Seale recommends everyone over six months old get the influenza vaccine, which in 2022 is protective against four strains.

In 2021, Australia recorded zero flu deaths, with federal health data from January to early November clocking only 598 confirmed cases.

In contrast, three people have died from influenza this year to-date, and more than 47,860 people have caught it. “We’ve had a couple of years where flu hasn’t really been around, and there’s certainly concerns that people have lower levels of protection,” Seale said.

The federal government already foots the bill for a flu vaccine for those at high risk, but the jab has temporarily been made free for the general population by all state governments – so everywhere except the Northern Territory and the ACT – at time of writing.

Seale calls this “a great initiative” and one that might “really shift people into considering flu vaccination as part of their normal practice. Because once you’ve received it once, you’re more likely to go back and get it again.”

It may be worth making the jab free long-term, Seale adds. Along with the flu vaccine, Hancock urges that everyone stay up to date with vaccination against whooping cough (pertussis), a “nasty illness” that erupts in Australia every few years.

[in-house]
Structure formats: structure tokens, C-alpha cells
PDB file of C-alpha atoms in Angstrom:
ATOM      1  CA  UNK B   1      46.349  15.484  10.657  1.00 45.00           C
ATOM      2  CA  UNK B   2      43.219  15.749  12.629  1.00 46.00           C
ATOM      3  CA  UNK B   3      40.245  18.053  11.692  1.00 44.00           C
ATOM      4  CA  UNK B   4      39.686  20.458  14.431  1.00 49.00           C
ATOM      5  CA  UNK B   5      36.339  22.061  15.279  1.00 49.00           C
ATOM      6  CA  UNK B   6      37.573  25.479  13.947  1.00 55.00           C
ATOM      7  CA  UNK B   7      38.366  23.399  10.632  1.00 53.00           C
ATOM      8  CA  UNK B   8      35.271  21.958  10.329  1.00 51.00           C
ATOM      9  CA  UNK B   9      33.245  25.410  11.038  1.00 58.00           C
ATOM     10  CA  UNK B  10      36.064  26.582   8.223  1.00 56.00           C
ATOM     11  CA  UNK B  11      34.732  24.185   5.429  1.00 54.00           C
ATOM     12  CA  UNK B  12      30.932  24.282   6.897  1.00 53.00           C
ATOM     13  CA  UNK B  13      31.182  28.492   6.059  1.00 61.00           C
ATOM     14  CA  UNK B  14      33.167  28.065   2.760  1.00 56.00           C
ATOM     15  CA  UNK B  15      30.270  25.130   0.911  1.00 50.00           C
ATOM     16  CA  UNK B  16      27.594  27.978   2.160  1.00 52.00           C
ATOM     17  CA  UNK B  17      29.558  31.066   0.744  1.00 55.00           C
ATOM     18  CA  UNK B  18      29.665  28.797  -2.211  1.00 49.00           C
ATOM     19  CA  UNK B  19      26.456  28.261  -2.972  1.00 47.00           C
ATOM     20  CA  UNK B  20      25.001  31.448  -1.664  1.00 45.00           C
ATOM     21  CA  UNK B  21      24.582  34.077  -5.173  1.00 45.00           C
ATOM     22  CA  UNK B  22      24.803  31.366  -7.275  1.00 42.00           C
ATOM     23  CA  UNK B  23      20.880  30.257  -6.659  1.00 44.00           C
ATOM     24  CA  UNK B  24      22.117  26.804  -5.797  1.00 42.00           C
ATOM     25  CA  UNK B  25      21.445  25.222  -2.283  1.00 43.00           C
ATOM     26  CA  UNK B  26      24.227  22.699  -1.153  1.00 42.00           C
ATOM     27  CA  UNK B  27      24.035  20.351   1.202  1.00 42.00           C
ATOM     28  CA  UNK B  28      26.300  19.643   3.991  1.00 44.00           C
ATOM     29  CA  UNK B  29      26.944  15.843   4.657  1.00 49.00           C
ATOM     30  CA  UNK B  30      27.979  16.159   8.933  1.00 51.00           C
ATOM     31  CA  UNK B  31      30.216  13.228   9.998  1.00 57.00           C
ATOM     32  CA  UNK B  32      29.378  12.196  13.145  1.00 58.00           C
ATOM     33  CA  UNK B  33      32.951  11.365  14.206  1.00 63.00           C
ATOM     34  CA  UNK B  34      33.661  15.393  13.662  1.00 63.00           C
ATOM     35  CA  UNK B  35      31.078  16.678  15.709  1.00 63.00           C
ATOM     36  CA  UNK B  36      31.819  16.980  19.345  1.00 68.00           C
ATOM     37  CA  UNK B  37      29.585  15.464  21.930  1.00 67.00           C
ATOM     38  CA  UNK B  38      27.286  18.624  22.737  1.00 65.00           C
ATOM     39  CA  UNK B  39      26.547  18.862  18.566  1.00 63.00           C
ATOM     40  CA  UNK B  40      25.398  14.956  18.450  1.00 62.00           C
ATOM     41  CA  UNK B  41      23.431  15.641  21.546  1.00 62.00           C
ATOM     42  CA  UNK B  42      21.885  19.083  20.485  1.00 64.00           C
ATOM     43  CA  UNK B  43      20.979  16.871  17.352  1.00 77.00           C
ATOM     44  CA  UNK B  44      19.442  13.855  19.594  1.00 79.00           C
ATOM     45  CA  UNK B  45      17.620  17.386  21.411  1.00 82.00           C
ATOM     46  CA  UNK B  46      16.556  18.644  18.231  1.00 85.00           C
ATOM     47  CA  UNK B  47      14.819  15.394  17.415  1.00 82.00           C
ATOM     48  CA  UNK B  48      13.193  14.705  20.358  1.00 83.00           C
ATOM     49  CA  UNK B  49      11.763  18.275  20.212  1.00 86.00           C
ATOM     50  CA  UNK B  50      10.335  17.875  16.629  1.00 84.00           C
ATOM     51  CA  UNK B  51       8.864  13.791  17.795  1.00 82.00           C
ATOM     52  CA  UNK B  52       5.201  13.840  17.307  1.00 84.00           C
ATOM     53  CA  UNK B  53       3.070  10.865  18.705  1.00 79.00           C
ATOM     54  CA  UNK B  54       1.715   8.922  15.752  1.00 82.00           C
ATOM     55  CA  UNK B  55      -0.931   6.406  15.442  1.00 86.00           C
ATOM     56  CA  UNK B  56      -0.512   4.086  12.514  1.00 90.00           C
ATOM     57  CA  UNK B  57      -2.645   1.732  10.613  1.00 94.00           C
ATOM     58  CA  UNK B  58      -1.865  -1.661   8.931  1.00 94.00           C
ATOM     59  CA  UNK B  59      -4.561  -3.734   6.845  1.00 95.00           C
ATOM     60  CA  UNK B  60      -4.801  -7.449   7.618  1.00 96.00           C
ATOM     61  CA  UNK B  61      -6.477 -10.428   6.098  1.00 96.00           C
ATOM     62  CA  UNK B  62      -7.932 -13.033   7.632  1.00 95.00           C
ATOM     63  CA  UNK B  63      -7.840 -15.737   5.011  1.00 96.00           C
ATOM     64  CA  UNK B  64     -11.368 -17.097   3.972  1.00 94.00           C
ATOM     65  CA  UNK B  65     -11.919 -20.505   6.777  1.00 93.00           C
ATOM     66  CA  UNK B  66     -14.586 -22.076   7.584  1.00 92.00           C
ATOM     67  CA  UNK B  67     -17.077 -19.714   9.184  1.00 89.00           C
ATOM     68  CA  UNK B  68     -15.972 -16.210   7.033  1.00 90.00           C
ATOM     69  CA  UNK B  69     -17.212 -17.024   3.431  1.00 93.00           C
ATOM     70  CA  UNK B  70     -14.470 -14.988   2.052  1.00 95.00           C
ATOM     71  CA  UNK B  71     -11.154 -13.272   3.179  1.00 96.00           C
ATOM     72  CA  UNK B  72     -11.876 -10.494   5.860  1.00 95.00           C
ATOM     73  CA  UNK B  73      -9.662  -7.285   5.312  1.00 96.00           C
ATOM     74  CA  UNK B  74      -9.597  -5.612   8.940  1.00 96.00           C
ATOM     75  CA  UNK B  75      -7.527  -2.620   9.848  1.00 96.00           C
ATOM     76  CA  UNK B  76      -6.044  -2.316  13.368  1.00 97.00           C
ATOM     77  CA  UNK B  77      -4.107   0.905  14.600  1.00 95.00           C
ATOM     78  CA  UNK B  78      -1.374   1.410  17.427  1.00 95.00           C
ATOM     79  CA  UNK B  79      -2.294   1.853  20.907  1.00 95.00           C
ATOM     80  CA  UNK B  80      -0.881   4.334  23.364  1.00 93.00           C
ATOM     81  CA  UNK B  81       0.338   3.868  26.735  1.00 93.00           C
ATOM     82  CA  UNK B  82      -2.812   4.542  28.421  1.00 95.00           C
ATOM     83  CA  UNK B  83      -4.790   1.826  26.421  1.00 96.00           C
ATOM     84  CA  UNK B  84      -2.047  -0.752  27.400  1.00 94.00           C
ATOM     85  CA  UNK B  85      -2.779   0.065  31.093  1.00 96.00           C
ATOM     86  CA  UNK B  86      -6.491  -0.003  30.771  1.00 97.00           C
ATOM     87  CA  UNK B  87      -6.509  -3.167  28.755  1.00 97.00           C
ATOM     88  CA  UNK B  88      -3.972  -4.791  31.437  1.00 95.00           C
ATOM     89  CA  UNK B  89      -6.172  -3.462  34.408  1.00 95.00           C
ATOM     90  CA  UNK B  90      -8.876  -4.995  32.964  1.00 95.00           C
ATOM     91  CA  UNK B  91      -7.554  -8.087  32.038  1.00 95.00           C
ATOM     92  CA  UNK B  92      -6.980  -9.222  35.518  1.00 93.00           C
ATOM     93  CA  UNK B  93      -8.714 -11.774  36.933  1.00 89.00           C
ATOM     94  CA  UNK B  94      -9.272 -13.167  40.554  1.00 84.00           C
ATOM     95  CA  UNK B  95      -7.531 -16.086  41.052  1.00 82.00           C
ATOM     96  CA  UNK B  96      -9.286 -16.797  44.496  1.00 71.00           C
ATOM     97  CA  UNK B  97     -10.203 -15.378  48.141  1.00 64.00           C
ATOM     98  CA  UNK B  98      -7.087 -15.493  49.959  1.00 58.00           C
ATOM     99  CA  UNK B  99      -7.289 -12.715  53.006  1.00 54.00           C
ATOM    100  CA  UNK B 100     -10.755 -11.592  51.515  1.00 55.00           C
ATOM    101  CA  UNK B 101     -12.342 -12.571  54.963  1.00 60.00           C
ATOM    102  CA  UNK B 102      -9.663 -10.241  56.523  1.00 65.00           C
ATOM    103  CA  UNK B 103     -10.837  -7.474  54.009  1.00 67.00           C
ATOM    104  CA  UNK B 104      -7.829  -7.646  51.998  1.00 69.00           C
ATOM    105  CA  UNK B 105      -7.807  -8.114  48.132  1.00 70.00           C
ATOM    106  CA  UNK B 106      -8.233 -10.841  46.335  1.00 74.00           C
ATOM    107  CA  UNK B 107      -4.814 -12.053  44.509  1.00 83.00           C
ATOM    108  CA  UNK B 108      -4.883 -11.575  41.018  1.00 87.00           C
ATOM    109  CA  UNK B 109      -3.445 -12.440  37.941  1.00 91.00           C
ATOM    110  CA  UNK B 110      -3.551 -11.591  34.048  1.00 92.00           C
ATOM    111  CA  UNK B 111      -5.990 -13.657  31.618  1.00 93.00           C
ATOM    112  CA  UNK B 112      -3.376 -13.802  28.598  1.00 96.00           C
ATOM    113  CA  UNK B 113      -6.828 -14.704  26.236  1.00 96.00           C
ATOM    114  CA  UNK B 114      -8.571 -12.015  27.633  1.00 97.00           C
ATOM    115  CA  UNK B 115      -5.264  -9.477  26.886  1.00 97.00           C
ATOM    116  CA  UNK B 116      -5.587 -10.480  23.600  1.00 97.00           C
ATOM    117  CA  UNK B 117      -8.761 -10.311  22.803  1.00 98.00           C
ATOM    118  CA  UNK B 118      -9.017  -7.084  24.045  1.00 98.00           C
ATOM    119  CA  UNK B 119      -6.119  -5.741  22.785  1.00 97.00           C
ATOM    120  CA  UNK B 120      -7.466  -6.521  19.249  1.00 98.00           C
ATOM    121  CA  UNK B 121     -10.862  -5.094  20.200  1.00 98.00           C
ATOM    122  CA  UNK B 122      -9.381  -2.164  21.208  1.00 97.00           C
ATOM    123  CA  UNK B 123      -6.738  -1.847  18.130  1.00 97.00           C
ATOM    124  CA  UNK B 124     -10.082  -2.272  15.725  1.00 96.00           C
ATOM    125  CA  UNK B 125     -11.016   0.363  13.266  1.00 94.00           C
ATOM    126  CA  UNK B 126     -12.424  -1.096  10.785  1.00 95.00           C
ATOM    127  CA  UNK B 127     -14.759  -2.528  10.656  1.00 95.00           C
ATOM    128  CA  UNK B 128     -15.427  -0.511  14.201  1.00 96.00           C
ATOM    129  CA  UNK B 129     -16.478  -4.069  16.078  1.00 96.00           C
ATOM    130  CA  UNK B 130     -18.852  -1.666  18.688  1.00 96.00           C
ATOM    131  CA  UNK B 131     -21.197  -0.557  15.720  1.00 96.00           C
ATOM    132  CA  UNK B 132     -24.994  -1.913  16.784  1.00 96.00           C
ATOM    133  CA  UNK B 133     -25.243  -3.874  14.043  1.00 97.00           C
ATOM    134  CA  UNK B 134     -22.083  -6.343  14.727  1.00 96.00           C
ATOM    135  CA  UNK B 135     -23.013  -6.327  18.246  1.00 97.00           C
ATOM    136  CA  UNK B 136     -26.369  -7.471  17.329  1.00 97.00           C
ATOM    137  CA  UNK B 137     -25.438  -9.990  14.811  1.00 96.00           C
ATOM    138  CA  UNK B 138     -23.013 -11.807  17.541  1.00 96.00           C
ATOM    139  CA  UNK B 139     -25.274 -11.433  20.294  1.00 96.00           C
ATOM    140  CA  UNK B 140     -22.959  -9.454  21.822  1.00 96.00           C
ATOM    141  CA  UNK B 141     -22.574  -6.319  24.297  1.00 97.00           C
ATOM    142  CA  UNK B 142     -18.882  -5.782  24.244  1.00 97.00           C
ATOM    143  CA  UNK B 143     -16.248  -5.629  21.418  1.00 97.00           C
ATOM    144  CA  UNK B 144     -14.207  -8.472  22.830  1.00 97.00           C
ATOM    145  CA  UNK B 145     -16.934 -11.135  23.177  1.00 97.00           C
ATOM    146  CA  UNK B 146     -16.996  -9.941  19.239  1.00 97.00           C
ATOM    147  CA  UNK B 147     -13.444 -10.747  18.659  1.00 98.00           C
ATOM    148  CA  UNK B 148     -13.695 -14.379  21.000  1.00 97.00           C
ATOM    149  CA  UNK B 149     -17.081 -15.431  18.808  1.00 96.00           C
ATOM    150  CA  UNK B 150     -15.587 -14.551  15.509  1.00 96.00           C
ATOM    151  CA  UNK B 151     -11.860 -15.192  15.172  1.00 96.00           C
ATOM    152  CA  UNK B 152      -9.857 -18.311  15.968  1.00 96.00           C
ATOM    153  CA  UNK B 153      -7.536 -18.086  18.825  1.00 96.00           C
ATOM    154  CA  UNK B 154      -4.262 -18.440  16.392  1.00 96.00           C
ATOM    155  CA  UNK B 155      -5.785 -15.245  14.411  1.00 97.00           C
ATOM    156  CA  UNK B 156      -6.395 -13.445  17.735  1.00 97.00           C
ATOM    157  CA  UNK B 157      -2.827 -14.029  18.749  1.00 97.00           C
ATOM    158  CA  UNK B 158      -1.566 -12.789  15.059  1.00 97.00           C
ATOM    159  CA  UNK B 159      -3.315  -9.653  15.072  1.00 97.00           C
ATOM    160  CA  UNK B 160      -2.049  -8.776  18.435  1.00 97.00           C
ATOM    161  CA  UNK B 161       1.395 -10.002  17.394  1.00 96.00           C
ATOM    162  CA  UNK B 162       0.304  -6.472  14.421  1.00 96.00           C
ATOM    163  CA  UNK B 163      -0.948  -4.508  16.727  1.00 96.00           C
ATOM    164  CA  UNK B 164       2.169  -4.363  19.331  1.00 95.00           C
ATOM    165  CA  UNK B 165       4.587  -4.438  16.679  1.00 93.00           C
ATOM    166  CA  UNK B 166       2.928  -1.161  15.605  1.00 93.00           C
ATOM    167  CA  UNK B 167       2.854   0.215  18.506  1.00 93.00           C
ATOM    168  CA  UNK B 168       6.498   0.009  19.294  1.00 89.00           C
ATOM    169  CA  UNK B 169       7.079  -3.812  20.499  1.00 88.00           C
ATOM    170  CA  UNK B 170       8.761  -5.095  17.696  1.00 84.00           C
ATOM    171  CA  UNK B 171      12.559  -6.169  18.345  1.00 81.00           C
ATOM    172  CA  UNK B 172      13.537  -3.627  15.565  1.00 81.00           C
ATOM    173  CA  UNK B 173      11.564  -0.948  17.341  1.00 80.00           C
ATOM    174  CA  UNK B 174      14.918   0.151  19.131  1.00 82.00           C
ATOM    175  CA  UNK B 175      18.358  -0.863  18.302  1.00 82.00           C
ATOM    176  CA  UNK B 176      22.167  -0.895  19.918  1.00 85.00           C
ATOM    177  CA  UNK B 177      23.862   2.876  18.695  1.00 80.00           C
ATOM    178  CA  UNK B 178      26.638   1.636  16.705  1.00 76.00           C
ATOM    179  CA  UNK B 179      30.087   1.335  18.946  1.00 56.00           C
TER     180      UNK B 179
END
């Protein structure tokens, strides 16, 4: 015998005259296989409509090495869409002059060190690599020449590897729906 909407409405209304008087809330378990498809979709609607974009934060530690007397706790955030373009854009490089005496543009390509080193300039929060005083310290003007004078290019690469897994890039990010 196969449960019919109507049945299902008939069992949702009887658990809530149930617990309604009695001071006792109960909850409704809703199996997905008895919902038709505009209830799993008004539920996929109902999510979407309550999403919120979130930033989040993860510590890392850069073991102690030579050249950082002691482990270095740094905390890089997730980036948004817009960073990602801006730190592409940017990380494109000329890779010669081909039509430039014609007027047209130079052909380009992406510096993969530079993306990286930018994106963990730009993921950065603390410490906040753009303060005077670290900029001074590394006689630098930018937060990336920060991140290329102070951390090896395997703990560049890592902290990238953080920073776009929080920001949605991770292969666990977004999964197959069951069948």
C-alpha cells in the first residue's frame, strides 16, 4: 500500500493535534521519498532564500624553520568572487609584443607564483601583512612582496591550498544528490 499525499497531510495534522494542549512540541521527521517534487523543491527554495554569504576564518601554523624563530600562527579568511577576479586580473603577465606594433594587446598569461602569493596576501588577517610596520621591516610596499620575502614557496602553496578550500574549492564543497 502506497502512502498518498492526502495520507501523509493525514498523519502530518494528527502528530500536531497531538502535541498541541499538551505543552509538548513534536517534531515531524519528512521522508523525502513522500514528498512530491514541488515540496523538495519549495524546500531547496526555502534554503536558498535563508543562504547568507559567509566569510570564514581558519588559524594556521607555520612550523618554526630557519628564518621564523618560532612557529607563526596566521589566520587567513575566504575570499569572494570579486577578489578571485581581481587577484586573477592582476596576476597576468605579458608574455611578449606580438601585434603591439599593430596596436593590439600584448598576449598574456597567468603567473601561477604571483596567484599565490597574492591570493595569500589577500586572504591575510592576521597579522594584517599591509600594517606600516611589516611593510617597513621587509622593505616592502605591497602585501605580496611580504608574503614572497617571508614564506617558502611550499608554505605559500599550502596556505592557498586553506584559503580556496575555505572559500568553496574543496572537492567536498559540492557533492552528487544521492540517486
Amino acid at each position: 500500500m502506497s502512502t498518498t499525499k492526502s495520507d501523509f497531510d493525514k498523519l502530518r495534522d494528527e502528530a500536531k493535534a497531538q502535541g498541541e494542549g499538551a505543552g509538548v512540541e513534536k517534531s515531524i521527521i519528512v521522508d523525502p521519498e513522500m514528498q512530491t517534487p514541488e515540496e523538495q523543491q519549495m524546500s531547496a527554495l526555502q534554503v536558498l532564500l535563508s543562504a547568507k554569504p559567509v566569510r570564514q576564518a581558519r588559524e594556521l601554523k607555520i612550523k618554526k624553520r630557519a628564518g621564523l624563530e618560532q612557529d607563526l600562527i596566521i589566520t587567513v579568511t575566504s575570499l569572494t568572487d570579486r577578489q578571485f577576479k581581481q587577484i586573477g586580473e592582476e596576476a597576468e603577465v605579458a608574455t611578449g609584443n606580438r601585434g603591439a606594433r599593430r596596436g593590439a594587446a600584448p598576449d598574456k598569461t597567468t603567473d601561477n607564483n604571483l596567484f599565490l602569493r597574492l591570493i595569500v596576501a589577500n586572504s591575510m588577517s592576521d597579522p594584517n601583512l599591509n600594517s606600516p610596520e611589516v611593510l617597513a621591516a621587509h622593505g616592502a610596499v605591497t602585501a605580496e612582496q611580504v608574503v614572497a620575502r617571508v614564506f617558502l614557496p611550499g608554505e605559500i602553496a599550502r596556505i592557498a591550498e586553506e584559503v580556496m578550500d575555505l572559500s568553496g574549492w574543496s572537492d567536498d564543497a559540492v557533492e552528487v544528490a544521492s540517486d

Staying home when sick (and masking when you can’t)

One of the biggest lessons of Covid-19 has been the importance of unwell people staying away from work and social events, says Associate Prof Sheena Sullivan, an infectious disease epidemiologist at the Doherty Institute.

She hopes employers will lead by example, which might mean helping staff work from home if well enough, or addressing cultural barriers to using sick leave – such as fear of “letting the team down”.

But casualised workforces and areas people can’t work from home continue to present a “real risk” to disease control, and must be addressed by government, Sullivan says.

“It became clear early in the pandemic that a lot of people who work with some of the most vulnerable in our communities are part of this large casualised workforce, who don’t have sick leave entitlements, and are disincentivised from taking time off … that includes people who work in aged care and disability care, as well as other essential services such as meatpacking.”

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Sullivan hopes that when people must go out while they have respiratory symptoms, there will be a long-term shift towards wearing masks out of courtesy to others.

“I work with people who understand viruses quite well so it’s an unusual environment – but there are people who, if they know someone in their family is unwell or they have symptoms themselves, they start wearing an N95 while they’re at work.”